dog trap victimOn Dec. 17, I was winding up my forest walk with my two dogs, Chaco and Cruzer, when, not 10 feet away, Cruzer began wailing and bellowing at the top of his lungs.

I thought perhaps something had stung or bitten him, buy it took only seconds to comprehend that he was caught in a leg trap. A few steps and I was with him, trying to console him as I attempted to spread the jaws of the traps with my hands. No luck. Finally, I figured out how to release the jaws enough for him to pull his leg out and he three-footed it away.

He allowed me to check him out and, although there was no blood, it was obviously tender to the touch. With great anger, I returned to the trap. The trap chain was held in place with a long pointed rebar piece driven into the soil. I found a second trap attached to the chain.

After this experience, I have absolutely no problem envisioning a poor coyote caught by his front leg in this very trap. If he danced around enough, he could have another leg ensnared. The victim is left with only three possible scenarios; stay there screaming until he dehydrates/starves to death or becomes the prey; chew the leg off and die of infection or starvation as a three-legged predator unable to catch food; or wait for the trapper to appear and shoot, but more likely, club him to death for a more saleable pelt.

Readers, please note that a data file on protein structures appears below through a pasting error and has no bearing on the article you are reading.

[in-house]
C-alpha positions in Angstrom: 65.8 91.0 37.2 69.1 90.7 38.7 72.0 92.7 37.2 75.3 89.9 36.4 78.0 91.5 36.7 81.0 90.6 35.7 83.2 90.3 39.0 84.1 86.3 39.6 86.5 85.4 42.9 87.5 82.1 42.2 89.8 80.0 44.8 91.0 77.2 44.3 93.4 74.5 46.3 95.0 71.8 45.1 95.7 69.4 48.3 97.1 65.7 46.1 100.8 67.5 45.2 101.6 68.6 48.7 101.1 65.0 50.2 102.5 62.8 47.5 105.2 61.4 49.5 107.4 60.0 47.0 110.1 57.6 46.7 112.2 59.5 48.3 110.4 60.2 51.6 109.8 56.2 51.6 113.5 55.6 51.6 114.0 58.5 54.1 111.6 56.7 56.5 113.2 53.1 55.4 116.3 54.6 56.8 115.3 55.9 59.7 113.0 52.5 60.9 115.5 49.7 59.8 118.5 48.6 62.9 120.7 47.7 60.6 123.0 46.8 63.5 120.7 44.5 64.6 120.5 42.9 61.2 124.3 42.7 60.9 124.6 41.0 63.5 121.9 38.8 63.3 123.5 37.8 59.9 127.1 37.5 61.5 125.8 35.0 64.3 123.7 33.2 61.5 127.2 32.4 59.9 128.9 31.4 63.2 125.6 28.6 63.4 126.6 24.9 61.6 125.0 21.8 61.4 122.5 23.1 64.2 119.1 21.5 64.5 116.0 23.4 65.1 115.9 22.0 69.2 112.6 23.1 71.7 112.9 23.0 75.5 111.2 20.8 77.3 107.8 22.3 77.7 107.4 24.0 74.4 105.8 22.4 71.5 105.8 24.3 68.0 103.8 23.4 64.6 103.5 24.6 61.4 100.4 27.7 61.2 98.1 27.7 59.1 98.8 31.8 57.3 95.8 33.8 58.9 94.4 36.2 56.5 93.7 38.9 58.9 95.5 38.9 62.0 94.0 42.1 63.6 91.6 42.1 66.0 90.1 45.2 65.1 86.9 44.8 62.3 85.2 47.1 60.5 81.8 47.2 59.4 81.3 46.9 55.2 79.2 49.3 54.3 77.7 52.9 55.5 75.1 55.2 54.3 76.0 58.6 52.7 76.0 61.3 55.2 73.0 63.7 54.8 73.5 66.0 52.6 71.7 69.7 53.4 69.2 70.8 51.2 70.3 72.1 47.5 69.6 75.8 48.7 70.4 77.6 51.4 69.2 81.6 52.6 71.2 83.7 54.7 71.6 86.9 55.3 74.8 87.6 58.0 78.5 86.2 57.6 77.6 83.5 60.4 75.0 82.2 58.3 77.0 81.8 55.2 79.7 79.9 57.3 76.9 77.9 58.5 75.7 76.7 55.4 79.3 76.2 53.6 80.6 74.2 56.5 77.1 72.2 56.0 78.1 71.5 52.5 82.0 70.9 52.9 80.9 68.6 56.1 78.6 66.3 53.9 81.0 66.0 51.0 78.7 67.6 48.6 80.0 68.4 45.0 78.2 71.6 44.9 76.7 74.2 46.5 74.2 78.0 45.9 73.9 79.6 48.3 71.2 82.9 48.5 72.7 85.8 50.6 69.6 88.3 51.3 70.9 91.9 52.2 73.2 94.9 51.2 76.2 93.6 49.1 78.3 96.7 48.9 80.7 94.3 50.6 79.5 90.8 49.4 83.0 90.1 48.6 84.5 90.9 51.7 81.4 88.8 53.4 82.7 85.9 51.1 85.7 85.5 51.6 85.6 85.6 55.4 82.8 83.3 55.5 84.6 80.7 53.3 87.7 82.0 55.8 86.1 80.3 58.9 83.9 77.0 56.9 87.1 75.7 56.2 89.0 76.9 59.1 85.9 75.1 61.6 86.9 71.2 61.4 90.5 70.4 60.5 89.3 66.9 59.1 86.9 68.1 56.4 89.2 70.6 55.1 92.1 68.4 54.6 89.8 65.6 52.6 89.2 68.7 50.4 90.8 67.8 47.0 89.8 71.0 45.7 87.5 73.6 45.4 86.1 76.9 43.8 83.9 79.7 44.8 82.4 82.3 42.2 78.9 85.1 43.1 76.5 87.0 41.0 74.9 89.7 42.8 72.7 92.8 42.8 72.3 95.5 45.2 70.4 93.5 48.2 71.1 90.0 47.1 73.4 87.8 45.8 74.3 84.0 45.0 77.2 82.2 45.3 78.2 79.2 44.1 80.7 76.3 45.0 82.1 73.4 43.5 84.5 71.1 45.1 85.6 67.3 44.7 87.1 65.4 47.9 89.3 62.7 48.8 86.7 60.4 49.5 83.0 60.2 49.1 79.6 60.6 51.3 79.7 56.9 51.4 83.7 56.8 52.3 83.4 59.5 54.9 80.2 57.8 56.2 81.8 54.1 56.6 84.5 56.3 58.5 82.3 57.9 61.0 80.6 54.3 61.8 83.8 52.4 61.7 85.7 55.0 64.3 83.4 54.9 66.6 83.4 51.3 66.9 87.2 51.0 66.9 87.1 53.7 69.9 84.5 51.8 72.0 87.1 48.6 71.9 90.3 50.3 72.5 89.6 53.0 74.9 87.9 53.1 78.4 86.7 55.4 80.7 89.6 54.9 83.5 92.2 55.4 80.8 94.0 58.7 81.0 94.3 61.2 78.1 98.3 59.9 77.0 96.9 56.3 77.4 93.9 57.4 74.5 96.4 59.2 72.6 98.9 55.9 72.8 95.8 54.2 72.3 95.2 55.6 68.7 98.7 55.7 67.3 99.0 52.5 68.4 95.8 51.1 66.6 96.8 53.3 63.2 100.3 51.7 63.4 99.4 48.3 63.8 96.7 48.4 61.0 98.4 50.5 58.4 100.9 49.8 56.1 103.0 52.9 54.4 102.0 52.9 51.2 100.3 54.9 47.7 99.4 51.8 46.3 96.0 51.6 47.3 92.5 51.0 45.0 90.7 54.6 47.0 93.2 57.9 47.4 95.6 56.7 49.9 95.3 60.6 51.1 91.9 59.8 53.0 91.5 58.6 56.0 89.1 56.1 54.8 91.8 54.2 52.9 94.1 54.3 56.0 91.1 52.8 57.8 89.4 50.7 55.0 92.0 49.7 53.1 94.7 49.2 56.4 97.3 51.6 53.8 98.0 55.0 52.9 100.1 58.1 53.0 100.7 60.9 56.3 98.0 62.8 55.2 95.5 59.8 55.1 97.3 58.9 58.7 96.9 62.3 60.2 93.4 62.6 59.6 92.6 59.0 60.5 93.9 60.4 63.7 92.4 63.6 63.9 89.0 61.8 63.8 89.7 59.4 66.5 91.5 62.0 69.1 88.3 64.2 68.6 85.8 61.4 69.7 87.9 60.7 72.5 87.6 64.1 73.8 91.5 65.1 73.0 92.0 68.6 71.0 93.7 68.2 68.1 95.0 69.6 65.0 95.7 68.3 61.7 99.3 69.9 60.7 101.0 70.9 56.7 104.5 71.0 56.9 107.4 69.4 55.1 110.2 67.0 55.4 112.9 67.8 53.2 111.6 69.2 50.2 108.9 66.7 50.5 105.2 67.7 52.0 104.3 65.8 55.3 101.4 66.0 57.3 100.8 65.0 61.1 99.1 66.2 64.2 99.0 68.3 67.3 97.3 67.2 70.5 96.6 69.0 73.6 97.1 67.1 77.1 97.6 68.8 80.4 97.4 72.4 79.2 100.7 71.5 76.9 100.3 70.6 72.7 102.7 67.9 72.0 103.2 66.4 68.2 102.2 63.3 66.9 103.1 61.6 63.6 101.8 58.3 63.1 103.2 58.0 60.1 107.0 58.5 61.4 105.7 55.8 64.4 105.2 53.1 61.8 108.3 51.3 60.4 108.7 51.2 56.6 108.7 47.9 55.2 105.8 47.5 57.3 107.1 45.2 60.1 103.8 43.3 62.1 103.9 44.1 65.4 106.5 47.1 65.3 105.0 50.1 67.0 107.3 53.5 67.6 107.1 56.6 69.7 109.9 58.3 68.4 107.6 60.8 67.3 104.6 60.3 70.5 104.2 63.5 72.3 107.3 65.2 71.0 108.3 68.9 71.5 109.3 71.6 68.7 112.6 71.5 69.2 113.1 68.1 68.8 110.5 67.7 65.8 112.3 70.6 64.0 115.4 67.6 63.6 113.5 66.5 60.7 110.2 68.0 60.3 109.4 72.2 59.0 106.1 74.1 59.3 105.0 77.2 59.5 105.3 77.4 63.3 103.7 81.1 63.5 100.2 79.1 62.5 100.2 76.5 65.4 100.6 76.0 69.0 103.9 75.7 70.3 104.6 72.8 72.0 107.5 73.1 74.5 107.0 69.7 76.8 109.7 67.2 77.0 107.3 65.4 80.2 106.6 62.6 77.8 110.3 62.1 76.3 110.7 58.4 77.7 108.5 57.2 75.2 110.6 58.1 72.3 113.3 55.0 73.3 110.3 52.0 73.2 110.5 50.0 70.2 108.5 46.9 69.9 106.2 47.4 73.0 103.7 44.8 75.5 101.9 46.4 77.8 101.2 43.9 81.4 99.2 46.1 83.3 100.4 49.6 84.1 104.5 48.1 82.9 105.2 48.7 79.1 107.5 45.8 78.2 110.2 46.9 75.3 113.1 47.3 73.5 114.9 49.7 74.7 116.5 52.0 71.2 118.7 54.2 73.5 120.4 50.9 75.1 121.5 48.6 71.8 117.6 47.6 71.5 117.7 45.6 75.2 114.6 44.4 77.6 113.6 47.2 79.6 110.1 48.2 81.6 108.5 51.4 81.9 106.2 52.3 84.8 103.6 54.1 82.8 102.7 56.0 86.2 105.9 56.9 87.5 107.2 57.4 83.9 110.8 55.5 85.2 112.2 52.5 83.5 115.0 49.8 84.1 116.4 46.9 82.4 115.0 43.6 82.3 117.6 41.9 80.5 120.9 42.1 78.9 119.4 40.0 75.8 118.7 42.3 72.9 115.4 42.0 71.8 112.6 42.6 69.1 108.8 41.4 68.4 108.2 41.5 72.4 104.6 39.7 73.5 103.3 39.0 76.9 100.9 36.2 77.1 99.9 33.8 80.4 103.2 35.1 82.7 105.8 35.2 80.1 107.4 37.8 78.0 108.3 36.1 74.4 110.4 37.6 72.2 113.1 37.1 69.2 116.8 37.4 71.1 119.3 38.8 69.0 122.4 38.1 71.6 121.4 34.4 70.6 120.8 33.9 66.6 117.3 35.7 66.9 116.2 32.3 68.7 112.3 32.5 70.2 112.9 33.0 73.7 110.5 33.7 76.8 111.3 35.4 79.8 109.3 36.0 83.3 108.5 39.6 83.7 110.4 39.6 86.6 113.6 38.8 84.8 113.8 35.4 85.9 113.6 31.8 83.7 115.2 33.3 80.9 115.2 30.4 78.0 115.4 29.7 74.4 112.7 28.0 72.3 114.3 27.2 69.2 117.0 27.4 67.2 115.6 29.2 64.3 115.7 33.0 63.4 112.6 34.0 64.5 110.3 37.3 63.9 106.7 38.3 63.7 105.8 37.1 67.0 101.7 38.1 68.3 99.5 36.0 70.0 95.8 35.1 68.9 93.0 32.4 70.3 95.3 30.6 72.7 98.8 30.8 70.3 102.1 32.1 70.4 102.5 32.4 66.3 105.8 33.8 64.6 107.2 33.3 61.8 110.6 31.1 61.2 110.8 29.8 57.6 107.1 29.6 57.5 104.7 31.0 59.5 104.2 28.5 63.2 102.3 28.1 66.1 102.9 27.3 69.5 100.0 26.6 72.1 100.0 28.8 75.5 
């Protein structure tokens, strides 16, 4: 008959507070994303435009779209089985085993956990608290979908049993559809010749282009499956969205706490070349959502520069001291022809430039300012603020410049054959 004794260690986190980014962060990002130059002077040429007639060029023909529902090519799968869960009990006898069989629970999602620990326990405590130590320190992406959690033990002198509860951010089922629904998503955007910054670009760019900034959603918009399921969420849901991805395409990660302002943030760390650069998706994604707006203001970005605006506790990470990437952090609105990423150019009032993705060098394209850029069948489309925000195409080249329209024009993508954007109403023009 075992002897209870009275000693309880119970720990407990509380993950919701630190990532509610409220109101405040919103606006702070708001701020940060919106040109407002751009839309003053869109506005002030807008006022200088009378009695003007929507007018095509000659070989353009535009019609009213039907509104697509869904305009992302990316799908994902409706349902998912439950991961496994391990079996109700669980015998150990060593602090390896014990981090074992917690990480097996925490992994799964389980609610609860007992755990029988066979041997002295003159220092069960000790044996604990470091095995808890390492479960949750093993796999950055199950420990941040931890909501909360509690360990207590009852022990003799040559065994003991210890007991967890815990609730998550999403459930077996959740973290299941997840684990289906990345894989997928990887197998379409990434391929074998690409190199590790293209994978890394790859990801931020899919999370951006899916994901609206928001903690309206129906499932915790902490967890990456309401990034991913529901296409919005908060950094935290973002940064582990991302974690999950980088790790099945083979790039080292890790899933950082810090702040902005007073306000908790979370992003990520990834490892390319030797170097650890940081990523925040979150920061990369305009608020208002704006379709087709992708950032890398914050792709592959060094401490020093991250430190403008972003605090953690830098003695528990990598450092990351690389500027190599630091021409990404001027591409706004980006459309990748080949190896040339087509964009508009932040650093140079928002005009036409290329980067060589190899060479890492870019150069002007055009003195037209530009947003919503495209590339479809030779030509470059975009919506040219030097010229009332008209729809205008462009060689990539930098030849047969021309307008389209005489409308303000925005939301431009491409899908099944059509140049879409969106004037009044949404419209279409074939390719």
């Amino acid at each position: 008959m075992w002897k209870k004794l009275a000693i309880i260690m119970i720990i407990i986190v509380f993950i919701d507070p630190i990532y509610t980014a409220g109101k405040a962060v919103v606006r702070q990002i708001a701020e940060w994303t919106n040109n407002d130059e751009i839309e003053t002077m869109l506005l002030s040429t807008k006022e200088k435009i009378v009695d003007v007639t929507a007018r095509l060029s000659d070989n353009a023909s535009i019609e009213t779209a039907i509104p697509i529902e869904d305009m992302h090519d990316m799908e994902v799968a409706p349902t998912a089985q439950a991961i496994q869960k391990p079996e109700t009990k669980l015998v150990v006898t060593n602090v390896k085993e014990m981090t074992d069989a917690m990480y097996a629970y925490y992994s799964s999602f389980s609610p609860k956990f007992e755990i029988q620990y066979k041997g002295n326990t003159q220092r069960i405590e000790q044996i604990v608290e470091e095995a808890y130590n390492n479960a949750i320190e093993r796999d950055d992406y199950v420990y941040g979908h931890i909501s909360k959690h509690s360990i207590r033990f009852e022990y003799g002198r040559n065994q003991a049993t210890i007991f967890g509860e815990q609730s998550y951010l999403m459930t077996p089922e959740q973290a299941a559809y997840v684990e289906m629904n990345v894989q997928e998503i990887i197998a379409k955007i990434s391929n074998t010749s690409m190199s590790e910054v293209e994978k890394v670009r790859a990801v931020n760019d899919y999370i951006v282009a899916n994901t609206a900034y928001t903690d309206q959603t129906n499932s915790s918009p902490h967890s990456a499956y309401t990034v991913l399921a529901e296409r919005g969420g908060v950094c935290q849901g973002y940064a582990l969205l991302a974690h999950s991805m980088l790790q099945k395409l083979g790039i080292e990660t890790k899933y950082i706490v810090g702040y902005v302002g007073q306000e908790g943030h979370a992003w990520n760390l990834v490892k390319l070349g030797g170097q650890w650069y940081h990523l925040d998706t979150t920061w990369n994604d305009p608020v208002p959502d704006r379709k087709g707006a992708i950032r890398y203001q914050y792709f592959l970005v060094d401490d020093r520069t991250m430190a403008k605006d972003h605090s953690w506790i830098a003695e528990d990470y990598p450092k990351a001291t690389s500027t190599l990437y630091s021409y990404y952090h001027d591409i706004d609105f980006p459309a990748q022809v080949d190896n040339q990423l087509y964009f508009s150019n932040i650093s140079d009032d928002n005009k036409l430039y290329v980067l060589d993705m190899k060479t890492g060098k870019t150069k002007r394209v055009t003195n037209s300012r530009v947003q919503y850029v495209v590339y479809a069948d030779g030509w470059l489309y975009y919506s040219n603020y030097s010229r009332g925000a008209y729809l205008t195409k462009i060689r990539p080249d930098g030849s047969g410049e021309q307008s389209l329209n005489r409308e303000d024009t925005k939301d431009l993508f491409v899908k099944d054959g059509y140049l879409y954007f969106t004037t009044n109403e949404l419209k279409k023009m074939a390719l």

We hike/snowshoe the Santa Fe National Forest three or four times a week. It is one of the few joys left during the COVID shutdown. What happened to Cruzer could easily happen to your dog or your child. Think very hard about that.

In 2019, House Bill 366 was sponsored by representatives McQueen, Chandler and Gonzales, and named “Roxy’s Law” for the family companion that sadly died in a snare trap, despite the owner’s efforts to free her. Her bill, like herself, died when time ran out and the session ended. The effort will be reprised.

I will be asking our representative, Joseph Sanchez, to sponsor or co-sponsor the renewed legislation for the coming session. If, as suggested, legislators are restricted to introducing only five bills each this session, I hope that one of them will be to outlaw trapping on public lands.

I have lived in New Mexico for the past 45 years. For a good share of my almost 80 years, I would say I was an “outdoorsman,” and greatly enjoyed my days of fishing and hunting. Never would I have ever participated in the trapping of an animal that might die a long and lonely death in excruciating pain. That is not the nature of any true outdoorsman.

Please, I, along with limping Cruzer and his partner, a semi-traumatized Chaco, and their mom implore you to act now.

Don’t allow 1,929 trappers to kill, maim and torture as many of the magnificent free animals that roam our public lands in New Mexico as they can for a paltry $20 bill. Support the passage of Roxy’s Law.

Cruzer, Chaco and all the other family members/pets, along with any unsuspecting children, will thank you for your courage and caring.

Dennis Parker lives in Pecos.

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